Zarathushtra travelled through Iran spreading his ideas. He was ignored and persecuted at first but eventually found refuge in an eastern court. He wrote down his vision, and added some information about himself, and included these writings in the traditional Gathas he safeguarded. Later people thought he had written all the Gathas, and confusion spread as the time of composition of these was seen to extend over a thousand years, and so no-one was sure when Zarathushtra himself had lived. His vision slowly became an established religion, and a body of priests, the Magi, spread it wherever they travelled. A faithful group of followers, the Parsis, follow it today in Mumbai and other areas in India.

Zarathushtra is unique among the great religious founders of mankind. Although in later esteem he became a great magician, and the magi added many of the superstitious elements he sought to eradicate back into his religion, although ritual purity became over-emphasised, and demons and angels made their appearance, Zarathushtra placed the emphasis of how the world developed, how the battle between light and darkness was affected, squarely on the behaviour, even on the attitudes, of human beings. In Zarathushtra’s religion human beings were able to save god. The closest other religions got to this vision was Jesus’ saying: “The kingdom of god is within you”.

For writings and pictures see http://www.avesta.org/

©2010 Original material copyright Phillip Kay. Images and other material courtesy Creative Commons. Please inform post author of any violation.

Advertisements

3 thoughts on “A Story of Light and Darkness

  1. My apologies for some spelling errors, more from wrong touches on the key board!

    Yes, the Gathas are very ancient, first in dialect form, and some scholars aver the language here is more archaic than in the rest of the Avesta, so one further clarification.

    The content of the Avesta is considered more ancient than the language they are in, because these express largely beliefs that go back to those times when the Aryans, more correctly, as you have also pointed out, Indo-European; beliefs in divine beings and divine things such as the Vedic Mitra, Avestaic Mithra, Vedic Vrittra, Avestaic Verethreghna, and a host of similar divinities.

    By contrast, we have of a sudden, the expressed belief in one Ahura as Creator, Ahura Mazda, in the Gathas. This has made scholars conclude that the Gathas, although in a more ancient dialect, express newer ideas, whereas the older ideas of a pantheon of divinities had to be reinstated by compiling the non-Gathic Avesta (a much larger body of work) in a slightly later dialect, some time after the passing on of Zarathushtra. Old wine in a new bottle.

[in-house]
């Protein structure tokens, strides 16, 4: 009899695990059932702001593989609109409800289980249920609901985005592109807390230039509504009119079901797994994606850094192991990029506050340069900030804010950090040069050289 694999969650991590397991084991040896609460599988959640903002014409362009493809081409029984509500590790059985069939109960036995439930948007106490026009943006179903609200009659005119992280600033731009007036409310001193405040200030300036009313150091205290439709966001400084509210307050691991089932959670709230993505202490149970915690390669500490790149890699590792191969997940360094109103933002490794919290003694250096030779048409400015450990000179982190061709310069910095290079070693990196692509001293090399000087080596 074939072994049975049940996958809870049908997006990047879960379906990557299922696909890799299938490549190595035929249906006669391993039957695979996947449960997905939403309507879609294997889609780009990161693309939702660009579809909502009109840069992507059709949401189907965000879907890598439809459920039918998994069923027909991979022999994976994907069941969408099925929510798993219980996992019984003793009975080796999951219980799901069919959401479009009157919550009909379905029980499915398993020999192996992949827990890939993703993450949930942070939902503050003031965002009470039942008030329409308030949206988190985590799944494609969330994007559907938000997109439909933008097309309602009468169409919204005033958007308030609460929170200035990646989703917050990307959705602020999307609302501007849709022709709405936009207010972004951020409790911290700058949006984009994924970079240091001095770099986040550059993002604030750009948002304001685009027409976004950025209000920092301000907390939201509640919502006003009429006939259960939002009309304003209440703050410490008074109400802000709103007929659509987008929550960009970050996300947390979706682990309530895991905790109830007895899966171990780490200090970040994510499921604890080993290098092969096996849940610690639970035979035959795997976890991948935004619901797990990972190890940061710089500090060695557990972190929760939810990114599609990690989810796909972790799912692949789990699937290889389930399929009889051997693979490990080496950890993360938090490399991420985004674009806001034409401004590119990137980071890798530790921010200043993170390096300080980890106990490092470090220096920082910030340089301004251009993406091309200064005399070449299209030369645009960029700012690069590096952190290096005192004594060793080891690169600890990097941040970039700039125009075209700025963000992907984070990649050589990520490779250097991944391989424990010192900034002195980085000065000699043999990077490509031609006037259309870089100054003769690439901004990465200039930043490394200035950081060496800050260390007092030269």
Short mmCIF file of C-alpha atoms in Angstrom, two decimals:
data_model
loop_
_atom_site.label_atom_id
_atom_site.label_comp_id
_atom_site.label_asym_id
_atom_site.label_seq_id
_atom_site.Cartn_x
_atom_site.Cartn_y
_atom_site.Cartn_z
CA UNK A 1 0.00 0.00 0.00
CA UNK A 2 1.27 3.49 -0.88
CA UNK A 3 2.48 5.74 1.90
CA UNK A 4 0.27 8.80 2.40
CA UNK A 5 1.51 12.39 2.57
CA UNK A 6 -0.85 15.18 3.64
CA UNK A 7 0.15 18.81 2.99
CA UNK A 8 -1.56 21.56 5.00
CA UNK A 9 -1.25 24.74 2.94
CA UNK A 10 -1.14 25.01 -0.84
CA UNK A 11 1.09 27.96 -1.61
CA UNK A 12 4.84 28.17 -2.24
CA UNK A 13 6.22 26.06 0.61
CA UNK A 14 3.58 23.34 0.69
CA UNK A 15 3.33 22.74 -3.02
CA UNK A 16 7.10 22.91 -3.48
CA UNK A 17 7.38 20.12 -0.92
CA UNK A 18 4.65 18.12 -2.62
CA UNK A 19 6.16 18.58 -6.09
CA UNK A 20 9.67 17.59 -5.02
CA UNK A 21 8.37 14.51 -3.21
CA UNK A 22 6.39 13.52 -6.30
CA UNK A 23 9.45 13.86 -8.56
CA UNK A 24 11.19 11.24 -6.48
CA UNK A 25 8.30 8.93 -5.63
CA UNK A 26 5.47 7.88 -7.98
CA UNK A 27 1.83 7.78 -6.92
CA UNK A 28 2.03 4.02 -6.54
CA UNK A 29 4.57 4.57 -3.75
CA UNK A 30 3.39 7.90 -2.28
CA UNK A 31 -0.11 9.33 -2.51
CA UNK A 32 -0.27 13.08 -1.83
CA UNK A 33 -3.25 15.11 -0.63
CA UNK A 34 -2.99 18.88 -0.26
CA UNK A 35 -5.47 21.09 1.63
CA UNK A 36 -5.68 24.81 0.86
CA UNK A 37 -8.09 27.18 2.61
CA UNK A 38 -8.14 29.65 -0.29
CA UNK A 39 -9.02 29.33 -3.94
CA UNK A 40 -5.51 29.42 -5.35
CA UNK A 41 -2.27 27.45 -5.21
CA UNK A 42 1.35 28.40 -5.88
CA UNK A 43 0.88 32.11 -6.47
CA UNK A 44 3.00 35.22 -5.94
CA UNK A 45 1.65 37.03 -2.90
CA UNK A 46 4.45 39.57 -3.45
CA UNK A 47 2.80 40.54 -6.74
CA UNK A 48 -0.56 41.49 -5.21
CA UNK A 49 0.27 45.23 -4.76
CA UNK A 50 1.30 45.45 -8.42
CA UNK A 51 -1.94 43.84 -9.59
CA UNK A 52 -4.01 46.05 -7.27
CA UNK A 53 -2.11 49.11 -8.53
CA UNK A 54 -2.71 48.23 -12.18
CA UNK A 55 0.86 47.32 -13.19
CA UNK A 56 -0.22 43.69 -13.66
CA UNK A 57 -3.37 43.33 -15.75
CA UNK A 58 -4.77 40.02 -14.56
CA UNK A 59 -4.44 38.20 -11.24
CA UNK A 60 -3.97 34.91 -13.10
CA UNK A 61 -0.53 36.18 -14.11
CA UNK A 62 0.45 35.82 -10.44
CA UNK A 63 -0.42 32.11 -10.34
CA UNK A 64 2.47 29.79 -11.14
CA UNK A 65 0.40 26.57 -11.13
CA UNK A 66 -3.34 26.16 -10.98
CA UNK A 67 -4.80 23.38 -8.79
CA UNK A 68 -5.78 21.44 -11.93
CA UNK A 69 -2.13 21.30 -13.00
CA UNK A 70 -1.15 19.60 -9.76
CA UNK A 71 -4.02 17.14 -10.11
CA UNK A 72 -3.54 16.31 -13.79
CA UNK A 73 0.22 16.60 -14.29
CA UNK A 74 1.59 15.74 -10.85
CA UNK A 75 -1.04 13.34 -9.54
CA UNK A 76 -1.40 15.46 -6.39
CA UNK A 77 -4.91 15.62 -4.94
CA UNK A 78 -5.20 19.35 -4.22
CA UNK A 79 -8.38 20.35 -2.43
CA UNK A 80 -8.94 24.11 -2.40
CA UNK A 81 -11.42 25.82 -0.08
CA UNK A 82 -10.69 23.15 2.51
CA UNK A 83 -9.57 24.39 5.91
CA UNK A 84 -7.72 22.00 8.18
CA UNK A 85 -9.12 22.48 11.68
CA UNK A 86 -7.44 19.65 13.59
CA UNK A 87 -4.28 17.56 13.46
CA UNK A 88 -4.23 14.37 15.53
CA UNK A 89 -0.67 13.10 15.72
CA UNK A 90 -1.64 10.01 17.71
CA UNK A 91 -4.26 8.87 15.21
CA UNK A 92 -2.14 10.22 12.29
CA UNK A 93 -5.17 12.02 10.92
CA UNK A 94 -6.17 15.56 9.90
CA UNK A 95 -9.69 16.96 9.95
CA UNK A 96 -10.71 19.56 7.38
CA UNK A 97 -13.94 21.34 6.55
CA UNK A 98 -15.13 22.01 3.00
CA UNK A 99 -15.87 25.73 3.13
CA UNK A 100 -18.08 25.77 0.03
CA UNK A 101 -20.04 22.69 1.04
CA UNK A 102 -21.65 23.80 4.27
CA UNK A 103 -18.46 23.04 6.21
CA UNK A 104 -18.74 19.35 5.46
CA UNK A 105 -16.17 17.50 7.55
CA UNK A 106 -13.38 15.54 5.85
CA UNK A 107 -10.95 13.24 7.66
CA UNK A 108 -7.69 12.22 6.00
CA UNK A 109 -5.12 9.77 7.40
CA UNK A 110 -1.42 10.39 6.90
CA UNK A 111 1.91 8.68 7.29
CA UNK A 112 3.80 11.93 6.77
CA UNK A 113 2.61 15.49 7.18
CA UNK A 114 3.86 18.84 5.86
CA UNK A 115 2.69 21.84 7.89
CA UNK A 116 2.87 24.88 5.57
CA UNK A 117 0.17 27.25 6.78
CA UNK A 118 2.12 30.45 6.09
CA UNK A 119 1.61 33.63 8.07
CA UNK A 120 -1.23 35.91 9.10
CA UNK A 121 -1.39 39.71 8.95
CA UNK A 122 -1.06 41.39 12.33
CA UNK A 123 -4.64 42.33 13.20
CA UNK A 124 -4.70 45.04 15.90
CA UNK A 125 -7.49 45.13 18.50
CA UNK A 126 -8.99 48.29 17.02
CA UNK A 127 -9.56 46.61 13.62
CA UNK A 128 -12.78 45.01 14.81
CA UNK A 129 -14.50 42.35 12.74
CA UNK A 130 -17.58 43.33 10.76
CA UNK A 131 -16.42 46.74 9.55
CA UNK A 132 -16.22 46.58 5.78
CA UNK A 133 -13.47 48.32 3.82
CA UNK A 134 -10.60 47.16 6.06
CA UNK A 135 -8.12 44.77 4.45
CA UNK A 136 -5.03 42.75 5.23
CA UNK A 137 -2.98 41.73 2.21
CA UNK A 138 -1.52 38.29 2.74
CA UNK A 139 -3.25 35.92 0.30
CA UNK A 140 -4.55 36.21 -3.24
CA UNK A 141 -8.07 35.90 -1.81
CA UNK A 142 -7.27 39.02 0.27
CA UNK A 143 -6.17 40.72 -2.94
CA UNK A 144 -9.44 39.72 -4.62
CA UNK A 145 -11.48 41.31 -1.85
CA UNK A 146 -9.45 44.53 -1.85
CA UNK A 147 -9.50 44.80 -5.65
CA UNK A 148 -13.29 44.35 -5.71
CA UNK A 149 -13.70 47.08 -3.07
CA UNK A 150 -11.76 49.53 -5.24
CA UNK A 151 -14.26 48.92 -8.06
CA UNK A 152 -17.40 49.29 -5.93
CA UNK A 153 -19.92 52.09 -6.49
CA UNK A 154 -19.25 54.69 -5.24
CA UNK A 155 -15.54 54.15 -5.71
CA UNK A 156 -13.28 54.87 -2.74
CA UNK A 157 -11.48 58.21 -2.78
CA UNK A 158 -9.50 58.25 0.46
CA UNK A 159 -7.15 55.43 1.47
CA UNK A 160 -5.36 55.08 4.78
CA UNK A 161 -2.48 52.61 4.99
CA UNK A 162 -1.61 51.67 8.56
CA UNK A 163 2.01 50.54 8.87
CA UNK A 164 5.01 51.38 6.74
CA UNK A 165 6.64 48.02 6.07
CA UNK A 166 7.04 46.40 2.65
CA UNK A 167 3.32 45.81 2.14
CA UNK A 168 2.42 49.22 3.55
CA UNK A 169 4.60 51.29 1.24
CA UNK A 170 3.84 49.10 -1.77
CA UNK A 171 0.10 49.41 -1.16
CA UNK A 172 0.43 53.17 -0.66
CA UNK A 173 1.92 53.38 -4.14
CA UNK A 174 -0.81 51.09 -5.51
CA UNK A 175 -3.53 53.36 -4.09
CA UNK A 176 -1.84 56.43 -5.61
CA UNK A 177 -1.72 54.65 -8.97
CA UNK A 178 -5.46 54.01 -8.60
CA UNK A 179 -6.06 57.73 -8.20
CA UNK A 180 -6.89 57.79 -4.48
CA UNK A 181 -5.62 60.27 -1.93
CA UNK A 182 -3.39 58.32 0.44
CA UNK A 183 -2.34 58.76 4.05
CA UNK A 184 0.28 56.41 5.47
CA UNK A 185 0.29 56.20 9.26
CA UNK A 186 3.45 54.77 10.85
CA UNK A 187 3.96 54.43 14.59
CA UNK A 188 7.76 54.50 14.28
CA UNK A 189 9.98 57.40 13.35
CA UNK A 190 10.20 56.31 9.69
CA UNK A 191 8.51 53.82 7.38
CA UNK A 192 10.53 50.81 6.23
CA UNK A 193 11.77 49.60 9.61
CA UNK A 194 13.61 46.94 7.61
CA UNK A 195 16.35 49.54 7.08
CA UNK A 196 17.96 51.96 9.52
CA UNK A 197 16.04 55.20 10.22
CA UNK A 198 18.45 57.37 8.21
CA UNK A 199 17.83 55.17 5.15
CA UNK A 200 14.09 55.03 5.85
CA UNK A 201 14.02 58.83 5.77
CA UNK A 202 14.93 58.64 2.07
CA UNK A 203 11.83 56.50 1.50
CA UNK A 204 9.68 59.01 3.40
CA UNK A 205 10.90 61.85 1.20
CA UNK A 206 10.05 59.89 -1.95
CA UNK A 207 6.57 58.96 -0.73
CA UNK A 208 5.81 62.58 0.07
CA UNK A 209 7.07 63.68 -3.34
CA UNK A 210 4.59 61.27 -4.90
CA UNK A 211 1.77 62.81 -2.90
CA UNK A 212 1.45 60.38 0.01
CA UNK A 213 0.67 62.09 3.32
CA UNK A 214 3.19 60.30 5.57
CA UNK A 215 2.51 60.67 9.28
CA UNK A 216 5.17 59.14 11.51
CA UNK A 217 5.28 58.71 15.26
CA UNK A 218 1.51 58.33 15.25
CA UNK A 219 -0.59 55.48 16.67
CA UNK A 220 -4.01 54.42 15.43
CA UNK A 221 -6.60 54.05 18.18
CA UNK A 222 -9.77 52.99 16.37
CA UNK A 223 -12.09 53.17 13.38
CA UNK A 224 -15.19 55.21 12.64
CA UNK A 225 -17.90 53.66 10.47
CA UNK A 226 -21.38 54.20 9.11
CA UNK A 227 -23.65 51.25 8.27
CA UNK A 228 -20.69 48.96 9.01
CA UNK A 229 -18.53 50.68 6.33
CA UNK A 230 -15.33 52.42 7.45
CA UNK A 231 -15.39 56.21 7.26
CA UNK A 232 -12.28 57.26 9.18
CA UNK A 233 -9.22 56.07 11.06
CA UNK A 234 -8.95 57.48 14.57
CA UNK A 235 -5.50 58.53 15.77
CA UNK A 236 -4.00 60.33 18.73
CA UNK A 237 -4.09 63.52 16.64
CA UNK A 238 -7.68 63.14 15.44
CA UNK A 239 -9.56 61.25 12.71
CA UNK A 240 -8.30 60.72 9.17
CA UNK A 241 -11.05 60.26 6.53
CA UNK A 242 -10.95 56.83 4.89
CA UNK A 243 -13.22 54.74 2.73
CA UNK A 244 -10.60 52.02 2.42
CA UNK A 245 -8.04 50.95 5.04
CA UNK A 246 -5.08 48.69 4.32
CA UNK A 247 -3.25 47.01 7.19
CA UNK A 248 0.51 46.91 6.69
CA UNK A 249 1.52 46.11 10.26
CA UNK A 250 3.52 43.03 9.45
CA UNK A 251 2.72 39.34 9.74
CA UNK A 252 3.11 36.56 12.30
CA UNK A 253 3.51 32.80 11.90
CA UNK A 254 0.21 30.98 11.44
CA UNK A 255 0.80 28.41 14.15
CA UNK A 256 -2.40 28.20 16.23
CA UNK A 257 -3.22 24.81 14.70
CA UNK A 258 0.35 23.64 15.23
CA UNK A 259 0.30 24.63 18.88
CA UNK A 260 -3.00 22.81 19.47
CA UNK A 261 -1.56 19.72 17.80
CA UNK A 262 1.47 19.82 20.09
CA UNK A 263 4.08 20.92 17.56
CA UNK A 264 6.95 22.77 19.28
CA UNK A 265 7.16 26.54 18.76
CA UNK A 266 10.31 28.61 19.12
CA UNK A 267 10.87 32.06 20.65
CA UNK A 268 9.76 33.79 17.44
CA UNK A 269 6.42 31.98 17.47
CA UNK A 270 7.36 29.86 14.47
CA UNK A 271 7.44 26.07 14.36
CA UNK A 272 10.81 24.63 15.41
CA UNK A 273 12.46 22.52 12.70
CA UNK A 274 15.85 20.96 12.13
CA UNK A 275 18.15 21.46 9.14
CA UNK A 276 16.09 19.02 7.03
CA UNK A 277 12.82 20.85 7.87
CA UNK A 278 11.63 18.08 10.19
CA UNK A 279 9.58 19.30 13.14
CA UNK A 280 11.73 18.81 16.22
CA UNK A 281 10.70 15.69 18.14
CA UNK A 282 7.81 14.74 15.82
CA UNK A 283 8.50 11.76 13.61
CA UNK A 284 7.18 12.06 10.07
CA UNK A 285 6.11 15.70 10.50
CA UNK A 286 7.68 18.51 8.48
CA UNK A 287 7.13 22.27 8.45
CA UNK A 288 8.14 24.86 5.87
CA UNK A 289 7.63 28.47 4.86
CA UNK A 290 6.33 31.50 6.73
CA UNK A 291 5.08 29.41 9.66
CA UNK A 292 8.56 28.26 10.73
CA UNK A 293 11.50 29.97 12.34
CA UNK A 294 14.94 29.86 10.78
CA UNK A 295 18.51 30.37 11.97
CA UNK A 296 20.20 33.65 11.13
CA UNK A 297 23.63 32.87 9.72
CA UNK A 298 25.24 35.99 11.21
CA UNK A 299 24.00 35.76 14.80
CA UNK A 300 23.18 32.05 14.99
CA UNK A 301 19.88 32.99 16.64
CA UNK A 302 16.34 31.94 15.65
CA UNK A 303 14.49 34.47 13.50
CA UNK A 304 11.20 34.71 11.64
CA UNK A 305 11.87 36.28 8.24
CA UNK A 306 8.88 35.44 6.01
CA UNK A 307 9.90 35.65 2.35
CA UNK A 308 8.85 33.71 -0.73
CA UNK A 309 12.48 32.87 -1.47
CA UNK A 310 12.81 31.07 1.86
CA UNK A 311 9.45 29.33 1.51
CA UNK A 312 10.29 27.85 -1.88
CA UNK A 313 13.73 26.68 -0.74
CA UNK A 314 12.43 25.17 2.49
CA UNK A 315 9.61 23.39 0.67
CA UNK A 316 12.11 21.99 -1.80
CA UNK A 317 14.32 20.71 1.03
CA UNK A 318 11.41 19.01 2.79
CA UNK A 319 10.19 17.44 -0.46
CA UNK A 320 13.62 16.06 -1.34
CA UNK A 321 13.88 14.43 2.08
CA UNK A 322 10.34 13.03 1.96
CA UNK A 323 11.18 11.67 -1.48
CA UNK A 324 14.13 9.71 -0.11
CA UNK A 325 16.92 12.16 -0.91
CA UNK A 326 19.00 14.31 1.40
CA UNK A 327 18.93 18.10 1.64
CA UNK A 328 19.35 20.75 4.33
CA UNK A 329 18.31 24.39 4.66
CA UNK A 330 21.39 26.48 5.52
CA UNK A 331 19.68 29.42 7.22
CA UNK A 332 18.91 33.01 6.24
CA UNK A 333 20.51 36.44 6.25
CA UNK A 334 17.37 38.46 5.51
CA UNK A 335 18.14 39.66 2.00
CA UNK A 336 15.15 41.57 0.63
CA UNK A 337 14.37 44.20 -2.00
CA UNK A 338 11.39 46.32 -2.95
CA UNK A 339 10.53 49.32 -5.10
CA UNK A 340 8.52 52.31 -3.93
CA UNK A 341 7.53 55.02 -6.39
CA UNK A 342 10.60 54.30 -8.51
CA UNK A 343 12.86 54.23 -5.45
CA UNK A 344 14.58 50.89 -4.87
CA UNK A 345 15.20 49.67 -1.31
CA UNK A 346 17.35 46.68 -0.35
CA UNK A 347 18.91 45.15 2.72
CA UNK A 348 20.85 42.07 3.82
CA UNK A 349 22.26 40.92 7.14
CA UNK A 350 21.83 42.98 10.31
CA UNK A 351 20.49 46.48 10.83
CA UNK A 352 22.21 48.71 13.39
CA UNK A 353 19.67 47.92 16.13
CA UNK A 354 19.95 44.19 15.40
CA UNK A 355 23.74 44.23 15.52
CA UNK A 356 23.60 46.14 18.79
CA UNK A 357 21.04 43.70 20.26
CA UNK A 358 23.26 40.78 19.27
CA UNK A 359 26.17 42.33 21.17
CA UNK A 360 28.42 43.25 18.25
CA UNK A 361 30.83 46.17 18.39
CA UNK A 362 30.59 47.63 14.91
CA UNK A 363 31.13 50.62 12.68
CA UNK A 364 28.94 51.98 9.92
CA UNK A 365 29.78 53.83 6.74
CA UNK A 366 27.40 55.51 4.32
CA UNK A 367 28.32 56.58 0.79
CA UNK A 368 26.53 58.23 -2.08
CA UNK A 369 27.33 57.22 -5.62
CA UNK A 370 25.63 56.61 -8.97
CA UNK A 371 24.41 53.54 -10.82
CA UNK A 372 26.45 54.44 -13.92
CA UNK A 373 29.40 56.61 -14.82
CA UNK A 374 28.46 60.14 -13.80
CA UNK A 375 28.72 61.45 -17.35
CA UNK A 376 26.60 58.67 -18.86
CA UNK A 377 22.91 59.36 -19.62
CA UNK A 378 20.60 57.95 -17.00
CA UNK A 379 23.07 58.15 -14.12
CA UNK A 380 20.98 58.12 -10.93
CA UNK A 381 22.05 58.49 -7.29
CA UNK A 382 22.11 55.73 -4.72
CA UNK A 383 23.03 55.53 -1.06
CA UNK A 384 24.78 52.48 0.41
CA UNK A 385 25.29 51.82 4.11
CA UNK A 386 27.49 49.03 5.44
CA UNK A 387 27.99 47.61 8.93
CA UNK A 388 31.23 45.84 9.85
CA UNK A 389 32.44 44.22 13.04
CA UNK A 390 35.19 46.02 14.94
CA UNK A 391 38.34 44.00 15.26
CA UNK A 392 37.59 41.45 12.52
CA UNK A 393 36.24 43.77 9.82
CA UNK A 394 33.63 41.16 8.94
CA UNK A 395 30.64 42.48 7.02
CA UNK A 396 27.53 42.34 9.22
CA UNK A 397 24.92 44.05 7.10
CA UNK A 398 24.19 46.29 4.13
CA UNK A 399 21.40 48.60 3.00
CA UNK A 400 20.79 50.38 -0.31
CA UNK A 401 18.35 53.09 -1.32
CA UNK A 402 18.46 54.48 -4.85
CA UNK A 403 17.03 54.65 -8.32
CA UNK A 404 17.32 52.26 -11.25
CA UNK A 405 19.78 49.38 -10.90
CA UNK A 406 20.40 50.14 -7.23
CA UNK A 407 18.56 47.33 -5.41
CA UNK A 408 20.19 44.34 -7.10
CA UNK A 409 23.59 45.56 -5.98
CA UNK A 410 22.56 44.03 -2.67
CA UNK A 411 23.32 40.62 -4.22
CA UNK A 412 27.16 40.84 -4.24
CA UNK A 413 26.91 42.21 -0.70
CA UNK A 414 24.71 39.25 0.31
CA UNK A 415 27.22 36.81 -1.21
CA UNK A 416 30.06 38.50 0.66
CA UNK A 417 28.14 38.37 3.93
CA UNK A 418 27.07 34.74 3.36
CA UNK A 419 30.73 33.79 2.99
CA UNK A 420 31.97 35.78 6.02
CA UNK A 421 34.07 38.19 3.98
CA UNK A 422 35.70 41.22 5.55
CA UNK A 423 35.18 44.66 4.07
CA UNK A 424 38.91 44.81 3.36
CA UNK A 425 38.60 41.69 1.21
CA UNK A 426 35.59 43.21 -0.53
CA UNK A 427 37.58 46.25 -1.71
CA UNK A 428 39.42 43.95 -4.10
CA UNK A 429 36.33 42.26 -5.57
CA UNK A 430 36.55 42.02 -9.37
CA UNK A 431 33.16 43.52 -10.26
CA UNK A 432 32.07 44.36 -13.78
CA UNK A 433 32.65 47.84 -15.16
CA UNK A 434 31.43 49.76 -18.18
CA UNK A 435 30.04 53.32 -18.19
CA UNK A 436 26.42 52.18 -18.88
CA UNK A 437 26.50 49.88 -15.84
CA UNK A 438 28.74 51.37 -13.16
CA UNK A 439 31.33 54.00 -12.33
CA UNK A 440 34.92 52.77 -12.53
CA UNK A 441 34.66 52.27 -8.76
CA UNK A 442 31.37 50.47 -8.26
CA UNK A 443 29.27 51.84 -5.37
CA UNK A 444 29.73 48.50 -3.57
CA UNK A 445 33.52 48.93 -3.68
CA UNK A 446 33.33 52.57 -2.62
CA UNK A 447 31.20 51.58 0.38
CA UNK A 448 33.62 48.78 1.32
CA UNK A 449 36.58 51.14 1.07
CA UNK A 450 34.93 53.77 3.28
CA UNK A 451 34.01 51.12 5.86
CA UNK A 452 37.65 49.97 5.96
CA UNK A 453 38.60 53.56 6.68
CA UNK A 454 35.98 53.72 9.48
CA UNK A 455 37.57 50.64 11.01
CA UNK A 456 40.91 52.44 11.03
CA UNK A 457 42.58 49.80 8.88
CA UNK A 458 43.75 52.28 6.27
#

Geve

  2. Excellent write up and interpretation, except you have become confused about the Avesta and the Gathas. The former are the full body of Iranian-Mazdayasnan (Zoroastrian) works most of which preceded Zarathushtra, and some came later. The Gathas, in five portions, stand alone, although placed within the Avesta by later compilers.

    These stand alone for a number of reasons- they are in proetic form, following a very logical pattern of syllables, most scholars agree these are the work of Zarathushtra himself because here the commitment to the belief in one God Ahura Mazda is without parallel in the rest of the Avesta, most of which is dedicated to various angels (gods who ‘crept’ back into the strict monotheism affirmed by Zarathushtra- but the pious practicing Zoroastrian will be be appalled by this suggestion, as from the thousands of years of the monotheistic belief, he is totally in belief these are angels.)

    The Avesta has portions, like the Bible, which has been compiled for centuries before Zarathushtra, and some after him. The Gathas of Zarathushtra were placed within the most ancient portion of the Avesta, known as the Yasnas. The Yasnas, in 72 chapters, dedicated to various divinities, contain the Gathas listed as chapters 28 to 34, 43 to 46, 47 to 50, 51 and 53, thus Fice Gathas. Here in five sections, the whole tone of language rings out a strong belief in one God and all the other principle beliefs are expressed in a touching personal relationship between God and Zarathushtra, thius is absent in the rest of the Avesta.

    1. Thanks for the clear and concise information. I think I was trying to explain (or resolve) the widely differing estimates given by scholars as to when Zarathustra lived. The language of the Gathas is said to be very ancient, and I thought if Zarathustra was transmitting ancient texts while filling them with his unique monotheistic interpretation, that might make it possible to date him at the traditional date. But of course, as you note, the actual content of his message is much more important.

Leave a Reply

Fill in your details below or click an icon to log in:

WordPress.com Logo

You are commenting using your WordPress.com account. Log Out / Change )

Twitter picture

You are commenting using your Twitter account. Log Out / Change )

Facebook photo

You are commenting using your Facebook account. Log Out / Change )

Google+ photo

You are commenting using your Google+ account. Log Out / Change )

Connecting to %s